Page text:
Empty Set Dollar (ESD) is an algorithmic stablecoin which has been developed with the goal of becoming a reserve currency in DeFi.
ESD has three properties:
Stability: ESD maintains price stability around $1 through supply and demand elasticity with Rebase algorithm.
Composability: Compatibility with other DEFI protocols integrating ESD.
Decentralisation: ESD is fully concentrated from the first day of launch.
Highlight (Rebase Mechanism)
The amount of ESD is expanded or contracted through the process called Rebase based on the TWAP.
TWAP price > $1.05, ESD will be released further.
TWAP price < $0.95, ESD will issue debt as a coupon.
What is Debaseconomics?
Debase is an algorithmic stablecoin similar to Ampleforth. It stabilises the currency by proposing stabilisation groups that can be programmed to try to encourage DEBASE holders to stabilise token prices over a number of cycles, in an intermediary managed process.
Assuming the initial parameters, the rebase function of Uniswap’s Oracle Debaseconomics protocol queries the price of Debase against the DAI every 24 hours.
Assuming the current parameters for $DEBASE, if the price difference between the original DAI and DEBASE is more than (+/-) 5% in both directions, this will re-enable the base.
Rebase only is executed one time every 24hrs or the peg price is deviated by 5% (whichever comes first).
Via governancer, holders can adjust parameters.
Supply changes will be gradual to manage behavioural lag in participants.
What is Basis Cash?
BAC is an algorithmic stablecoin where its value is designed to cling to the value of the stablecoin DAI, equivalent to $1.
Basis Cash uses the central bank model to be operated by an algorithm to balance stablecoin supply compared to the change of demand to ensure that the value of Token is stable.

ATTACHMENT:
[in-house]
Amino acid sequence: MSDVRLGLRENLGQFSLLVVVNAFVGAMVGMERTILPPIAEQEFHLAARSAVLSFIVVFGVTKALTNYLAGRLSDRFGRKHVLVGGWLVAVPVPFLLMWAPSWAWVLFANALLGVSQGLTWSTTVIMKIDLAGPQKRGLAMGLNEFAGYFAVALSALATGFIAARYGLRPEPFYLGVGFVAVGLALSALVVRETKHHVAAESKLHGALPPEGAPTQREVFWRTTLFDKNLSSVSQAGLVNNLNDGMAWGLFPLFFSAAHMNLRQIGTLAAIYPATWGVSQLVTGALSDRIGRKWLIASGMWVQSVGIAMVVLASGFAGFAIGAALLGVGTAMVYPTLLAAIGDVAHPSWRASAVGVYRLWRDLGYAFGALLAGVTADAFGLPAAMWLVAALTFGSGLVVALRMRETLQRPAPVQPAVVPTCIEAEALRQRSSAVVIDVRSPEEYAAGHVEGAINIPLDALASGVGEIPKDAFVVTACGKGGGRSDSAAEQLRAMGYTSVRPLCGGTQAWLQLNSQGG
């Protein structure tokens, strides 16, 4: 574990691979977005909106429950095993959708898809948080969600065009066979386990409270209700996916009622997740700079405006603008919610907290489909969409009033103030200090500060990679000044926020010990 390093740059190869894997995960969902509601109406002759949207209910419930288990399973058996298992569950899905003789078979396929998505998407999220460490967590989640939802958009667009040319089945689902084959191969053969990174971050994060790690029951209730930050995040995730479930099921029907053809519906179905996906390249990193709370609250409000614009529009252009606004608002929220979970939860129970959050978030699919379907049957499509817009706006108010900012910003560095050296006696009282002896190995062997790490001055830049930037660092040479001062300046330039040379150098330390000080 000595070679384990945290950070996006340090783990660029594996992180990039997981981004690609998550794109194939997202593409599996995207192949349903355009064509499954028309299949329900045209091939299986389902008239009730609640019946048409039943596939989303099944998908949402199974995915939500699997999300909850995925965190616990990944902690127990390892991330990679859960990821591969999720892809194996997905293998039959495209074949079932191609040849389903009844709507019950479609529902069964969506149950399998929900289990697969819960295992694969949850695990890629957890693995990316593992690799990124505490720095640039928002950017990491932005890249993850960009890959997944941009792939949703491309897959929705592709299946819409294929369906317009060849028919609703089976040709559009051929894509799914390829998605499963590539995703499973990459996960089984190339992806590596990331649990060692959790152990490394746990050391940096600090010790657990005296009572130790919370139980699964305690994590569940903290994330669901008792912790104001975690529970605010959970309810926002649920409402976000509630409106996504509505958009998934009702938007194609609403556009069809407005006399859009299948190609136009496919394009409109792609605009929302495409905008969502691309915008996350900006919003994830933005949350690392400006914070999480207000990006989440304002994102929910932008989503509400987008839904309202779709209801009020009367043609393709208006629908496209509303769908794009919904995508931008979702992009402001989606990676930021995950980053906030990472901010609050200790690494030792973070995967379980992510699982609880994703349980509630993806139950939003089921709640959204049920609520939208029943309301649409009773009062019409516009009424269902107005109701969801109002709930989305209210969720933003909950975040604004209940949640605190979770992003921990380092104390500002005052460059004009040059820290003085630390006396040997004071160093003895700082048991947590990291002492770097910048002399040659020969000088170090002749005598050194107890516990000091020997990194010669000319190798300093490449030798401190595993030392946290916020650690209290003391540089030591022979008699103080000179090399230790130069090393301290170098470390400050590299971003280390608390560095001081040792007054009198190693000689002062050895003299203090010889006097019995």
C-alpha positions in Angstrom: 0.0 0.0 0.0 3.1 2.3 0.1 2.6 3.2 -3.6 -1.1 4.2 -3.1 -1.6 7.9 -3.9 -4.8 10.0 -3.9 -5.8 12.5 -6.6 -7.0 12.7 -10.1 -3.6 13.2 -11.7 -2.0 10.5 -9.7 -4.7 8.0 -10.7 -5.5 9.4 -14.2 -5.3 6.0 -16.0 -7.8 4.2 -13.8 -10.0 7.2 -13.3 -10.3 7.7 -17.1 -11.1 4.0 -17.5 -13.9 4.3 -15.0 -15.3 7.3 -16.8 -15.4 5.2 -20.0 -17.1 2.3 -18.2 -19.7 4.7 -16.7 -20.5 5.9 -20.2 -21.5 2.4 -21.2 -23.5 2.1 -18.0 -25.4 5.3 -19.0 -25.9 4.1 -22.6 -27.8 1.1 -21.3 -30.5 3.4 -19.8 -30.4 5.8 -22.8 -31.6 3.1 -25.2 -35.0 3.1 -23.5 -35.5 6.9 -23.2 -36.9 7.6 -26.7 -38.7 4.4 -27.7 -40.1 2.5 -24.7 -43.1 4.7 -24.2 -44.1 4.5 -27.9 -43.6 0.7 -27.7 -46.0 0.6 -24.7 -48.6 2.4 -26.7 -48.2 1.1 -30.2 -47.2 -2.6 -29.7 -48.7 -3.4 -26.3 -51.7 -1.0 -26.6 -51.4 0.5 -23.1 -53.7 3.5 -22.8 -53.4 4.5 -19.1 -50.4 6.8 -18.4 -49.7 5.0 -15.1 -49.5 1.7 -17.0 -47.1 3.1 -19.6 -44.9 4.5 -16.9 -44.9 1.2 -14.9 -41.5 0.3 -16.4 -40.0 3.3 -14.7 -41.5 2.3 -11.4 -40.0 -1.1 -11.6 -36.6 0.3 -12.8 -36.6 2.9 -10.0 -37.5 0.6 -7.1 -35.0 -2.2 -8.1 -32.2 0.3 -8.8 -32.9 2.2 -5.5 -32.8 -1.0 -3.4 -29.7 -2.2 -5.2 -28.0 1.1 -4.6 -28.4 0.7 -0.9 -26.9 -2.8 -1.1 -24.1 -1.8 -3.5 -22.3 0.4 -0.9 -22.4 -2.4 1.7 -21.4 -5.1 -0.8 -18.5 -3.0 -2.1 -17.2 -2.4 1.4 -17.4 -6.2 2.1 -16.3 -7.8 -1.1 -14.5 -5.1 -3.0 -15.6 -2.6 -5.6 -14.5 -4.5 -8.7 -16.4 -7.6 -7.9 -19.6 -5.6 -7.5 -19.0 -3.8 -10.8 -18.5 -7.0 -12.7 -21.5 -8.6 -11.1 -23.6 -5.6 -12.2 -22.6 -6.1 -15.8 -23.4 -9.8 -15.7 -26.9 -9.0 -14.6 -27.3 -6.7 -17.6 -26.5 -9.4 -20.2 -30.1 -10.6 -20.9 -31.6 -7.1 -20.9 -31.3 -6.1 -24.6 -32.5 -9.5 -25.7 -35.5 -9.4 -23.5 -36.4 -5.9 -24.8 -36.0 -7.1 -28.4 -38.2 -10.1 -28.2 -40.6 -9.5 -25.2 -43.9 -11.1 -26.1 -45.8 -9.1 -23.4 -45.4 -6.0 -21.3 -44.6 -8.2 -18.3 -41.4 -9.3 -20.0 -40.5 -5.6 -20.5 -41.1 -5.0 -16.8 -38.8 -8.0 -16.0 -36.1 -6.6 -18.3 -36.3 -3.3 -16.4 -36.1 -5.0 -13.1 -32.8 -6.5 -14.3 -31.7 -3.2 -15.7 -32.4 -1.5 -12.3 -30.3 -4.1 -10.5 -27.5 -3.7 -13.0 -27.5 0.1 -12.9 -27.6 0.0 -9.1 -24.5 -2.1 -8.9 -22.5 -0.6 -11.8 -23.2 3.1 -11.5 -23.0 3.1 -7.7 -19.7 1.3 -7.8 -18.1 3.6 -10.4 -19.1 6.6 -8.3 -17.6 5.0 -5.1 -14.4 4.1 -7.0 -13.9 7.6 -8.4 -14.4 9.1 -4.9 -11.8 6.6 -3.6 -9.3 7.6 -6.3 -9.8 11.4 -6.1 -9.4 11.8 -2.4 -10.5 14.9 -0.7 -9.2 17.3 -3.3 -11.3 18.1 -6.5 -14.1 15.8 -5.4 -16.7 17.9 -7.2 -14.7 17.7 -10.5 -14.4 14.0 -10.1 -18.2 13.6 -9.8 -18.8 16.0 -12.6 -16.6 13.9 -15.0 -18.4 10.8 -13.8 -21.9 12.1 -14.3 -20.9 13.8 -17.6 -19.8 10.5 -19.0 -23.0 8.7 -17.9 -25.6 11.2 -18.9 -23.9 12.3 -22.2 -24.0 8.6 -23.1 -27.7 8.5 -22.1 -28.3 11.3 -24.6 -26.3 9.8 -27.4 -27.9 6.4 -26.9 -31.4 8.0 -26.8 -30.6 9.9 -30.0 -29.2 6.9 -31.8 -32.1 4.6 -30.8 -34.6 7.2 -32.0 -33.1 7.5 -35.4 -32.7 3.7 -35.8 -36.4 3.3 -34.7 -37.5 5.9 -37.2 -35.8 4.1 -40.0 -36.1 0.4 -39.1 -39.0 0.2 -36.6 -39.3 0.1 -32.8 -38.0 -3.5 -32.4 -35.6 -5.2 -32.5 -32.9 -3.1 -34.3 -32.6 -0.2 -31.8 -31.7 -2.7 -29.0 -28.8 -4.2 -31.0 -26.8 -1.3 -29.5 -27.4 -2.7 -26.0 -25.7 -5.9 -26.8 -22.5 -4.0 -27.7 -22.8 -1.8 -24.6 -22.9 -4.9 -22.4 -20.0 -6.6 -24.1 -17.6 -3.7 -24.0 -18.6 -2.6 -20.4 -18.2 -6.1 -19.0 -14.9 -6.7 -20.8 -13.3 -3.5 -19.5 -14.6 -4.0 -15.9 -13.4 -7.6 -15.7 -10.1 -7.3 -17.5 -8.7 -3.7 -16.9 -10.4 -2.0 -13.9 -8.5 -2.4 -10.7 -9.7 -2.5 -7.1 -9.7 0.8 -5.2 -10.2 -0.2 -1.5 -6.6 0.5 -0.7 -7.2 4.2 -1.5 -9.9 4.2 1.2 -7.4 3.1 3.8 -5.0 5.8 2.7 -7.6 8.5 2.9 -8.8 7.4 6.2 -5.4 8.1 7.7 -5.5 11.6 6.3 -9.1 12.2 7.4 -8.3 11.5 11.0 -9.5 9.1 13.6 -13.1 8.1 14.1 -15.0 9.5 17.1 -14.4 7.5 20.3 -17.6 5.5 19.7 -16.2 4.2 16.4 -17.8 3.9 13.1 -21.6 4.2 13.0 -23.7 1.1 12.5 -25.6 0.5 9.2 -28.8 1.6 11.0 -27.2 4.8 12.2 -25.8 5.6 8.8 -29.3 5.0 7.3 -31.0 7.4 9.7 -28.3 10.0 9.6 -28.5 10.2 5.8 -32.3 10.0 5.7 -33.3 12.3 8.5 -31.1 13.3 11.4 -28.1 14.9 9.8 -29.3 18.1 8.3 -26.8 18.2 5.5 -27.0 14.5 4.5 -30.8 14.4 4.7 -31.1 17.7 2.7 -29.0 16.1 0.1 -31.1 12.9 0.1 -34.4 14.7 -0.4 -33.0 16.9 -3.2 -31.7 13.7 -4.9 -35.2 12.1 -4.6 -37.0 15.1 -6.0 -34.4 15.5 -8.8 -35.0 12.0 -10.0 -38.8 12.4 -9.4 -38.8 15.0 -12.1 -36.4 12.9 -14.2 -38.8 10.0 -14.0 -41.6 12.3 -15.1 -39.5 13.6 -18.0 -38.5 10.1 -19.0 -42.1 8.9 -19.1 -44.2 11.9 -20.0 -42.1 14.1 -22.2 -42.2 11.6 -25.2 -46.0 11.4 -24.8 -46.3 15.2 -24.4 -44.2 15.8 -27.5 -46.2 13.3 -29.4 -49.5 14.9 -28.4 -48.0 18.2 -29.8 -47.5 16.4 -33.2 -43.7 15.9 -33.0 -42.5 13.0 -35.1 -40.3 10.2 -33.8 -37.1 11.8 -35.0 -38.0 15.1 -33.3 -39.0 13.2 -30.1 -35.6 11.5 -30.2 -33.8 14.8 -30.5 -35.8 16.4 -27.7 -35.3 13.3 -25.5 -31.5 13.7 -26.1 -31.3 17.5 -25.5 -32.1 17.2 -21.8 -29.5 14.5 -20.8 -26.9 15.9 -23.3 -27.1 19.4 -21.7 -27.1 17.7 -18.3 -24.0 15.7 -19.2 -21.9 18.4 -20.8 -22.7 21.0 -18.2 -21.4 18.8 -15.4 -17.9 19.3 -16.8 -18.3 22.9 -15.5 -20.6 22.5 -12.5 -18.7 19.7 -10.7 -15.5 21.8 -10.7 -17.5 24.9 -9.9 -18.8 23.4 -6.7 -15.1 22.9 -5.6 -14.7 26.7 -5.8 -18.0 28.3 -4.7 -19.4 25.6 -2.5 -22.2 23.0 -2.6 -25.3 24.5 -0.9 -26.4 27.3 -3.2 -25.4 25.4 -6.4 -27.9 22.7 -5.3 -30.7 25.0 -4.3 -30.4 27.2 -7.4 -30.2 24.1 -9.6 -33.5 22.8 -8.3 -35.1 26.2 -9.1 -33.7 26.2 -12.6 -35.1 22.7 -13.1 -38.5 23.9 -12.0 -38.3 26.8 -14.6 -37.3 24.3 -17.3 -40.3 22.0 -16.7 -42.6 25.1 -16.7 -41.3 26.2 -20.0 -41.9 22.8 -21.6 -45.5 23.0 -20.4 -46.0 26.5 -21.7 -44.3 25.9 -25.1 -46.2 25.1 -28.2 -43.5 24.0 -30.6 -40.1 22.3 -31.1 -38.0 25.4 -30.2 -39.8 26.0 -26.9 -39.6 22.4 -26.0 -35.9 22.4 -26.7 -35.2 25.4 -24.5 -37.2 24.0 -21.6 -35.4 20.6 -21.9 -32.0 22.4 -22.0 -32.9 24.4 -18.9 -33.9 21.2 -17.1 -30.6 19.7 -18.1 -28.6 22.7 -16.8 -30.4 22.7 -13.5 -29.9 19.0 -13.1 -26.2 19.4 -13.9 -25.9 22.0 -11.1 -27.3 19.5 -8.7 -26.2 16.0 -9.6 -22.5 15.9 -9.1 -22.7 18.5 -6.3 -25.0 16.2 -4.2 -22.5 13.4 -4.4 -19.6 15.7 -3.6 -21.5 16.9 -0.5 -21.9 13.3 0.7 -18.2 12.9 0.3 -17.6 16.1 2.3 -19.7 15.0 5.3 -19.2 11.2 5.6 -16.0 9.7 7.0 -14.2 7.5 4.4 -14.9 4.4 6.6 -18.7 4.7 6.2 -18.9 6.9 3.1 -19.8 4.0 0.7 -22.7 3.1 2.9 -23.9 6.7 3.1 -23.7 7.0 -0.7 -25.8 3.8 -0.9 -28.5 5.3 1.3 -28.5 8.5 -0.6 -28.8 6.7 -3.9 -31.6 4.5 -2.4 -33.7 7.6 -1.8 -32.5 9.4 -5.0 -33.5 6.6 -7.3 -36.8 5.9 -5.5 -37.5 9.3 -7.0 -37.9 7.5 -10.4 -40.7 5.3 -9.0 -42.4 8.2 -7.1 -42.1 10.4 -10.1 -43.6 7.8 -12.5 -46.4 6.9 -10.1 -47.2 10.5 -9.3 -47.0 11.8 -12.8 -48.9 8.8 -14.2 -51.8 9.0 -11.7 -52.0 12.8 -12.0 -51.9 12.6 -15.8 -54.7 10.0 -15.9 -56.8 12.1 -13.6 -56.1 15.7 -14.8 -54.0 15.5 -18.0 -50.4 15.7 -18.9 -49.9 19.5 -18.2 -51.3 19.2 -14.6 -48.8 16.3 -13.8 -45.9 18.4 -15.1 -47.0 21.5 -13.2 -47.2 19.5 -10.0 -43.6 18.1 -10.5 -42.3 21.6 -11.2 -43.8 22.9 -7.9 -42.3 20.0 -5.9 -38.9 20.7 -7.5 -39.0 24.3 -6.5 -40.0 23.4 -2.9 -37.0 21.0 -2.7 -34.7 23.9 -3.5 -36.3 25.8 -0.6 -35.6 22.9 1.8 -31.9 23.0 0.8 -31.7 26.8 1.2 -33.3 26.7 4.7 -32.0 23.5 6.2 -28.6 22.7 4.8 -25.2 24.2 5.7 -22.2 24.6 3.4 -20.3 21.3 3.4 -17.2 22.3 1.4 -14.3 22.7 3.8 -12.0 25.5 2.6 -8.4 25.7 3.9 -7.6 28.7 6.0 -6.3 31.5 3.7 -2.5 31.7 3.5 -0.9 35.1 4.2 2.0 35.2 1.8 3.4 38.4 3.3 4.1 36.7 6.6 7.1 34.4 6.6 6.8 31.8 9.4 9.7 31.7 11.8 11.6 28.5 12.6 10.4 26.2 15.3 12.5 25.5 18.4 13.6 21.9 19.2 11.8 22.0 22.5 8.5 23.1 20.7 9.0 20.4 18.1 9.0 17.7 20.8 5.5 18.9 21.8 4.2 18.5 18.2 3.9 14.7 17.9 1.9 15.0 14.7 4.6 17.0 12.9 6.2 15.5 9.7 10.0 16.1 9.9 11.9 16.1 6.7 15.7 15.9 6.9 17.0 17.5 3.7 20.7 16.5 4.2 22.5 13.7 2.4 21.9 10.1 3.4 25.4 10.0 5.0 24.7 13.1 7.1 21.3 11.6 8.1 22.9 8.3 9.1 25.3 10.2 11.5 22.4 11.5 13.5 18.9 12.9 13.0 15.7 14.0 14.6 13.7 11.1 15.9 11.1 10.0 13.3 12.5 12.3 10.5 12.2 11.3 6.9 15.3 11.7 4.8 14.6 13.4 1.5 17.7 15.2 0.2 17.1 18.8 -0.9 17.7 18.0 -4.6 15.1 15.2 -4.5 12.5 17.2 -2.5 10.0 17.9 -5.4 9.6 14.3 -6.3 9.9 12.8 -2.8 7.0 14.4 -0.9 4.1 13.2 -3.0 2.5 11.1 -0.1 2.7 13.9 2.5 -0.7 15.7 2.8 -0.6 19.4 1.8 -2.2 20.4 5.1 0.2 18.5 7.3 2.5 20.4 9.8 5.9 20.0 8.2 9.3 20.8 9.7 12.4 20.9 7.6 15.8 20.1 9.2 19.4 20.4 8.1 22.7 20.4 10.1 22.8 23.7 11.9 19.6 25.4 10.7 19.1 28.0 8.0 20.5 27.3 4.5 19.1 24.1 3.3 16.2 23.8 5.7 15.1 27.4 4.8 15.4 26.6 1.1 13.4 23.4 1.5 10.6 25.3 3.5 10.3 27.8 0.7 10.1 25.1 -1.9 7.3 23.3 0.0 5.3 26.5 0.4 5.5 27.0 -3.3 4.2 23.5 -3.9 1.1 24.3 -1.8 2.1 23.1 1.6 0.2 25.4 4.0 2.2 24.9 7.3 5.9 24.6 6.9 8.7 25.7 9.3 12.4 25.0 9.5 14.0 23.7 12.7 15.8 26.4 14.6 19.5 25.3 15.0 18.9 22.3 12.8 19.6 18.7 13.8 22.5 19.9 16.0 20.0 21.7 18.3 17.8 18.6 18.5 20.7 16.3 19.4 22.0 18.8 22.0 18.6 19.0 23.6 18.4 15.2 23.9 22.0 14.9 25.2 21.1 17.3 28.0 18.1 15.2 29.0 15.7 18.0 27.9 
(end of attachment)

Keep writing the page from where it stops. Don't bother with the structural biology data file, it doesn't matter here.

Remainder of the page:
The price of BAC is maintained thanks to the protocol which operates two policies to contract supply and expand the supply.
BAC < $1, users can use BAC to buy BAB whose price is (price of BAC)^2 (cheaper)
BAC > $1, protocol will issue more BAC via BAS holders.
What is Frax?
Frax is the first segmented algorithmic stablecoin protocol with the goal of providing highly scalable and decentralised cryptocurrencies.
In the Frax protocol, there are two tokens, FRAX (stablecoin) and FXS (Frax Shares).
FRAX: there is price stability through collateral (both assets and FXS). The collateral rate changes per hour according to the value of FRAX with a step of 0.25%. Currently, the asset used as collateral to create FRAX only has stablecoins such as USDT, USDC to create stability for the protocol before allowing collateral with many other types of assets. The total value of the FRAX minted must be equal to the total value of the collateral at the collateral rate and the value of the FXS (will be burned). When FRAX is redeemed, users will receive back the collateral and the amount of FXS at equal value (this FXS is mined).
FXS is a shared token in the Frax protocol, has unlimited aggregate supply and is primarily used for protocol administration.
FRAX is always minted / issued with value at $1. FRAX > $1, it creates benefits that encourage users to mint out more FRAX. FRAX < $1, there is benefit to FRAX redeem.
FXS token holders when staking will have the right to vote on decisions in the protocol such as:
Adjustment of collateral types.
Changes to the adjustment of fees for minting / redeeming FRAX.